Sitting on a terrace in the mid-September sun, under blue skies and overlooking rows of vineyards, a glass of sharp, crisp bubbles is poured.
Butterflies dance among the wildflowers at my feet and I can just about make out the sea in the distance.
I could be in the south of France, or in the rolling fields of Emilia-Romagna, but instead I’m just over an hour hour away from London at the Tillingham vineyards, near Rye.
And at the rate I’m draining their delicious wines, it’s looking increasingly likely I’ll need to roll into one of their 11 on-site boutique bedrooms later.
While some of us have spent this cursed year grappling with sourdough starter (guilty) or tending to some fledgling windowsill tomato plants, the main pursuit most of us were dabbling in was alcohol.
Over half of Britons have admitting to drinking more during lockdown, whether it was happy hour Zoom calls or swig-along online wine tastings, and the enforced downtime has meant a lot of us are experimenting with more than the two-for-a-tenner bottles from the offy.
Like our other new shopping habits, we’re going fully local, from the grape to the glass.
Tillingham saw ‘a 100-fold increase’ in sales of their wines during quarantine (‘we had to limit bottles to one per person,’ co-founder Ben Walgate tells me), while over at Albury Organic Vineyard in the Surrey Hills there’s been a rush on their Silent Pool Rose, as they promptly sold out. Once you’ve popped the cork, it’s easy to see why.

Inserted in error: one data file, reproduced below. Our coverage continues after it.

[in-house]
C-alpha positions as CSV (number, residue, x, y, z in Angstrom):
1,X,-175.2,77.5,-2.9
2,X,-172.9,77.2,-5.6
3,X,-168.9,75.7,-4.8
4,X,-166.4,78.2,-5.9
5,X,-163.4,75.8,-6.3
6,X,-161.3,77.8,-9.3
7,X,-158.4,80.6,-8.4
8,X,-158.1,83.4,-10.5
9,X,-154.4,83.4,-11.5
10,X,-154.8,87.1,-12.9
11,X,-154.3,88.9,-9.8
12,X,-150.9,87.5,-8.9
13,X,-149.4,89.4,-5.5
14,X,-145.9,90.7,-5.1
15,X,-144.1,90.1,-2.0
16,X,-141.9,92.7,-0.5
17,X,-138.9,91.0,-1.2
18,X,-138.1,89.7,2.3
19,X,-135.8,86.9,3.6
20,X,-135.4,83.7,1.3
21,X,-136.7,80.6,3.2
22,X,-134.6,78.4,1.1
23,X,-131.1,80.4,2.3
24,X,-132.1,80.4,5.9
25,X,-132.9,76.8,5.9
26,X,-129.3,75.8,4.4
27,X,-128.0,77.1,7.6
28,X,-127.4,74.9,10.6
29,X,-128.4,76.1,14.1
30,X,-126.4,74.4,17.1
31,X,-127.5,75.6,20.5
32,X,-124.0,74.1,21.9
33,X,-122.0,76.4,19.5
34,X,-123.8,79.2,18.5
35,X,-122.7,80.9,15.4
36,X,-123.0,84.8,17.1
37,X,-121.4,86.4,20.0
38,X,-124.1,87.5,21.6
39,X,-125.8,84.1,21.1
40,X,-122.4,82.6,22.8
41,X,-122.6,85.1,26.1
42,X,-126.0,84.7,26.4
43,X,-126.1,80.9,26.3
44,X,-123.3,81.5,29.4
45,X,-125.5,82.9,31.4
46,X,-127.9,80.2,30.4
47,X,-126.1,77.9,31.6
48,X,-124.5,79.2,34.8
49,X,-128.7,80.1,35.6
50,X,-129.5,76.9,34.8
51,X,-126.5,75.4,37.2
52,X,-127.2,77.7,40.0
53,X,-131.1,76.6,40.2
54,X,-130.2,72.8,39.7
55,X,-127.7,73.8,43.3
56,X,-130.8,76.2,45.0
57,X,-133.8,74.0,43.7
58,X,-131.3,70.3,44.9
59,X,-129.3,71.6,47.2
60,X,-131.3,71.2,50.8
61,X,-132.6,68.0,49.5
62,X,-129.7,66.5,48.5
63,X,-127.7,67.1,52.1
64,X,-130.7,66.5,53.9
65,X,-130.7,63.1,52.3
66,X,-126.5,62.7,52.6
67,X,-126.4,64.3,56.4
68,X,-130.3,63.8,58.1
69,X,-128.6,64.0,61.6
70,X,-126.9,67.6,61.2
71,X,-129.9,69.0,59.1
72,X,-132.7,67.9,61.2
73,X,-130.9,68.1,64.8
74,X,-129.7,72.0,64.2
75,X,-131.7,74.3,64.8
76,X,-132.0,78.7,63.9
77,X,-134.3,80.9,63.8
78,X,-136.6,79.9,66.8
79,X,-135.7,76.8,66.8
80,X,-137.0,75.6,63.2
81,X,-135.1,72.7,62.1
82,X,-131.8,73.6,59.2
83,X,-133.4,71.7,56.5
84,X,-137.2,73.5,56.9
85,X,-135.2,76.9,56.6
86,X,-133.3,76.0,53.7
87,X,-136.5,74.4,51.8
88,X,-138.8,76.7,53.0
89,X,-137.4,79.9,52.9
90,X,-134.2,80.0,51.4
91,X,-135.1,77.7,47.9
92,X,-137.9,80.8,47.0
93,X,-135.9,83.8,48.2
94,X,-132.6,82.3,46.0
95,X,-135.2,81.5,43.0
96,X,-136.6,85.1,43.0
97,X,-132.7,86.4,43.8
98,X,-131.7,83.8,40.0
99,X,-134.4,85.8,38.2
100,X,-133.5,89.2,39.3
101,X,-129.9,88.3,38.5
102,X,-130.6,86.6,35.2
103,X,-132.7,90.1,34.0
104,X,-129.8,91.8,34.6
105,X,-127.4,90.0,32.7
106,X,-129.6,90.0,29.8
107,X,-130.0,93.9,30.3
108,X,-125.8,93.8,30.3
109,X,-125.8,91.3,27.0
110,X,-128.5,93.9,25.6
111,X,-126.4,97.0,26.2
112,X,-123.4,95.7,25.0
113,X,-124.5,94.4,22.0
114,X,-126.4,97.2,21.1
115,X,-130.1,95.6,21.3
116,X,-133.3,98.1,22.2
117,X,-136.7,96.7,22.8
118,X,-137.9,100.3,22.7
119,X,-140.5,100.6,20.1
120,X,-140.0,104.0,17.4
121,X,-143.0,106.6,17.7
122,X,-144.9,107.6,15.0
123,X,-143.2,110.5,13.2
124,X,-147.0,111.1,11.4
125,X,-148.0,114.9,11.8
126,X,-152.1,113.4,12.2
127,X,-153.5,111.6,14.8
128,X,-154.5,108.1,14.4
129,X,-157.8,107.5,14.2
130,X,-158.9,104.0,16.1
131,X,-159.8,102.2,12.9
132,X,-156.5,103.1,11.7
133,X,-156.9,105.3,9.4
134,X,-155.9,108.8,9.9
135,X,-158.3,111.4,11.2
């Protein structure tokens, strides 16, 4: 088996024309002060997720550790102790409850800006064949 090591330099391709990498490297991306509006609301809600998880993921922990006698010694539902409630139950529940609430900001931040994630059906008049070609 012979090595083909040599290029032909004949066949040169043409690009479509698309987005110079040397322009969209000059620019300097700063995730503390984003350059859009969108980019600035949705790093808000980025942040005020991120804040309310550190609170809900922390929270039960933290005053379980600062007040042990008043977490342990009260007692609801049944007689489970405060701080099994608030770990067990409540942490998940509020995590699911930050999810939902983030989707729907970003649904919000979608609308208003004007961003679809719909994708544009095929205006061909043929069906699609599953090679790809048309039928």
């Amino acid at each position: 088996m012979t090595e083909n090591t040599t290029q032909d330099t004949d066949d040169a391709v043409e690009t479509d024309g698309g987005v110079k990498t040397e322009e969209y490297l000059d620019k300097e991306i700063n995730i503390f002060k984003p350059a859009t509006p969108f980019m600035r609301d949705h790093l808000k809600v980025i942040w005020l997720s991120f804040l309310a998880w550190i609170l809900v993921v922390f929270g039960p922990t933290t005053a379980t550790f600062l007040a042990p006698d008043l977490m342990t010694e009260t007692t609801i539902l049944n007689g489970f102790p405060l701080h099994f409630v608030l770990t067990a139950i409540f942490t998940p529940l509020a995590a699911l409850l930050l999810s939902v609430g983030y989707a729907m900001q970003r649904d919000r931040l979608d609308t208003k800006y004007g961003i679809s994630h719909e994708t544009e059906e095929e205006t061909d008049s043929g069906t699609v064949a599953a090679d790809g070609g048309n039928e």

Recently, I’ve loved checking out British natural wine – bottles of lively, tangy young drinks from grapes grown without chemicals or pesticides.
Drinks like Tillingham’s sparky, earthy Qvevri or Ancre Hill’s Orange Wine have turned me into a natural wine fan, as my Instagram is now reveals. Yes, that a repurposed bottle turned into a candle holder you see in the background.
The best British wines to try
1. Bolney Estate Dark Harvest: A great value, medium-bodied wine with hints of cherry and oak that pairs well with tuna or steak.
2. Hush Heath Balfour 1503 Rosé: A delicate, rose-petal shade, this lively sparkling wine has notes of wild strawberry and pink grapefruit.
3. Chapel Down, Kit’s Coty Chardonnay 2017: An award-winning wine with peach and melon flavours, matured in French oak barrels.
4. Nyetimber Classic Cuvee MV: Bursting with fine, gentle bubbles, this contains honey, almond and apple flavours.
5. Ashling Park Sparkling Rose 2014: A full-flavoured wine with fruity intensity, made from Pinot Noir and Pinot Meunier grapes grown on the chalk slopes of the South Downs.
Over the past few years, British wine has taken big strides and finally managed to shake off the unfair reputation of being the lesser cousin of Europe’s big wine producers.
Increasing temperatures and hot, dry summers have meant areas like the Surrey Hills, Hampshire, East Sussex and Wales have become literal hotbeds for the vines and a shift to more conscientious or organic farming methods means the fermented fruit shines through.
5.5 million bottles of UK wine were sold last year, and judging by the bin-men’s looks when emptying my street’s recycling, it’s likely to spike even more this year.
Today, the UK’s 700 vineyards and 175 wineries make for a perfect staycation visit, especially now, with harvest season about to get into full, grape-crushing swing.
Despite the country’s wineries doing stellar sales of their wine online, their hotels, guestrooms, cafes and restaurants have obviously lost a lot of revenue this year.
Now I know there’s so many on our doorstep, I’m willing to Drink Out To Help Out.
It’s the least I can do, I think selflessly, as I eye up other nearby vineyards on my map, and order another glass of East Sussex’s finest.
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